Jordan’s king tells CNN he was ‘encouraged’ by meetings with Israeli leaders
Interview comes a few days after king meets with Biden at White House
In an interview since reports emerged of his secret meeting with the Israeli prime minister earlier this month and the defense minister months prior, Jordanian King Abdullah told CNN that he “came out of those meetings feeling very encouraged.”
Despite the new Israeli government being headed now by an ardent right-winger, the king told Fareed Zakaria during the Sunday morning CNN interview that it was important to “build [understanding] between Jordan and Israel, because it has not been good" over the past few years.
Moreover, he said he wanted to see all parties return to the table, especially after the war between Israel and Hamas in Gaza and weeks of unrest surrounding the al-Aqsa Mosque in May.
“More importantly, from my view, is getting the Israelis and Palestinians engaging again. And I came out of those meetings feeling very encouraged and I think we have seen, in the past couple of weeks, not only a better understanding between Israel and Jordan, but the voices coming out of both Israel and Palestine that we need to move forward and reset that relationship,” King Abdullah said.
Israel and the Palestinians have been at an impasse in negotiations for years now. In addition, Israel’s relationship with Jordan soured under former Israeli Prime Minister Benjamin Netanyahu.
Since the new coalition was sworn in, the Israeli government has led an outreach to its eastern neighbor, as has the United States. Just last week, Abdullah became the first Arab leader to meet with President Joe Biden at the White House, marking an important reset of U.S.-Jordanian relations.
Under Netanyahu and former U.S. President Donald Trump, Israel and the U.S. experienced especially rocky relations with Jordan.
When Biden met the king, he called him a “good, decent, loyal friend” who lives in a “tough neighborhood.”
Abdullah told Biden that the U.S. “can always count on me, my country and many of our colleagues in the region.”
Following the meeting, a former senior U.S. government official with direct knowledge of the discussions told ALL ARAB NEWS that “it was an extremely welcoming and warm meeting, quite a difference from meetings in the White House during the last administration.”
“The meeting was a return to a deep partnership with the U.S. absent the last four years,” the source said. “While the Biden administration had domestic priorities at the top of its ‘get done list,’ the discussions demonstrated that the important and special relationship for Jordan with Washington is back on track.”
Abdullah, who heavily favors a two-state solution for Israelis and Palestinians, did not appreciate Trump’s Middle East approach which was at odds with Jordan’s pro-Palestinian policies. In his CNN interview, Abdullah even noted that with Naftali Bennett as prime minister, this “may not be the most ideal government, in my view, with the two-state solution (which is the only solution).”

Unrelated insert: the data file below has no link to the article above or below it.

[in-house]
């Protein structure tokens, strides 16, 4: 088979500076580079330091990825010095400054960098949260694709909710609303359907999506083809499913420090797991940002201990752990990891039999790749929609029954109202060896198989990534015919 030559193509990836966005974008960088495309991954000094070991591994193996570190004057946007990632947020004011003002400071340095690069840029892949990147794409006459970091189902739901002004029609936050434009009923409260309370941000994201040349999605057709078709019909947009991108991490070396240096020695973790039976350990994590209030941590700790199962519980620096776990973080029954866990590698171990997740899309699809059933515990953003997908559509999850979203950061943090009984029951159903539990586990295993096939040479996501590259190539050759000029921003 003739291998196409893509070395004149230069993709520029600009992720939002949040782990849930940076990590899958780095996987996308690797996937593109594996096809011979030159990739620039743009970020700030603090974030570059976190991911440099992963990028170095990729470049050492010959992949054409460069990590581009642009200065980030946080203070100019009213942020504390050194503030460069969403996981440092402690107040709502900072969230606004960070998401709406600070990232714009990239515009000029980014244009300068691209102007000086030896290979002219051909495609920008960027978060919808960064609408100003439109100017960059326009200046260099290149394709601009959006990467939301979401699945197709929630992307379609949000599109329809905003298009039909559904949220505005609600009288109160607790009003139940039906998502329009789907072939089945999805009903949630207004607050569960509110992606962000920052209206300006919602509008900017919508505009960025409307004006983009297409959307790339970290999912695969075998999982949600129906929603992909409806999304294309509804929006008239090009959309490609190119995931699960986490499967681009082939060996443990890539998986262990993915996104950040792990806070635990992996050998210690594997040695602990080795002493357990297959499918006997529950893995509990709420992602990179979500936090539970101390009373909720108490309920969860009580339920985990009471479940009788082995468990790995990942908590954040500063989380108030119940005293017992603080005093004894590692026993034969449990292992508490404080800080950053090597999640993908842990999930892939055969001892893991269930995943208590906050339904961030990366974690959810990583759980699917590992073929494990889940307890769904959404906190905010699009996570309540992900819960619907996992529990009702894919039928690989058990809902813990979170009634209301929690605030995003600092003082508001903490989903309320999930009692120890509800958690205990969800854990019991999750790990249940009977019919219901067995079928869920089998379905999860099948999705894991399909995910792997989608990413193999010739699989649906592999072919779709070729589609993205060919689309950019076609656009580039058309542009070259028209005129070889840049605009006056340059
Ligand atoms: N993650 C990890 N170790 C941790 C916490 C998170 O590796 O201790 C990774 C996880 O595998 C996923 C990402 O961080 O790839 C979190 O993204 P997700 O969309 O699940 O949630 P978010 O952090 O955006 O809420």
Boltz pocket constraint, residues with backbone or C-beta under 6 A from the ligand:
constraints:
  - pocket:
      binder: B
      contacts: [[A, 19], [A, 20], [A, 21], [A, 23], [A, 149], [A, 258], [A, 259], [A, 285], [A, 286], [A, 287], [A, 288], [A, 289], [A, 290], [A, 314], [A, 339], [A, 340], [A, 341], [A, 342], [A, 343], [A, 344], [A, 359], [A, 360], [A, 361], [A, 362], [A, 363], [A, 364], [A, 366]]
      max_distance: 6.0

But Abdullah, whose own country is comprised of between 60 to 70% Palestinians, was fair-minded toward Israel while also noting that the livelihood and prospects of Palestinians must be improved.
“Unless we move along, unless we give hope to the Palestinians – and again, part of the discussions that we have had with our Israeli counterparts is, ‘how do we invest in the livelihood of the Palestinians – if they lose hope, and then, God forbid, another cycle, the next war is going to be even more damaging,’” he said. “Nobody ever [wins] in these conflicts, but in this last one, there were no victors. And I think that the internal dynamics that we saw inside of Israeli towns and cities is a bit of a wake-up call for all of us.”
Abdullah also addressed Iran, which is seen as a regional threat by many Arab nations and an impetus for joining the Abraham Accords.
“I don’t know which country is going to be next, but I’ve noticed that a trend from Arab countries that are looking at their national security interests, with their concerns – the shadow of Iran along with a lot of the regional challenges – that see the option of having a relationship with Israel in their vested interest,” said Abdullah.
“But I think the war was a reality check to all of us,” he added, “that even though the Abraham Accords may expand, you can’t do it at the expense of the Israeli-Palestinian dialogue and discussions on that future. Unless we get back into getting Israelis and Palestinians together, then it’s going to be two steps forward, one step back.”
Read a transcript of the full interview here.
Nicole Jansezian was the news editor and senior correspondent for ALL ISRAEL NEWS.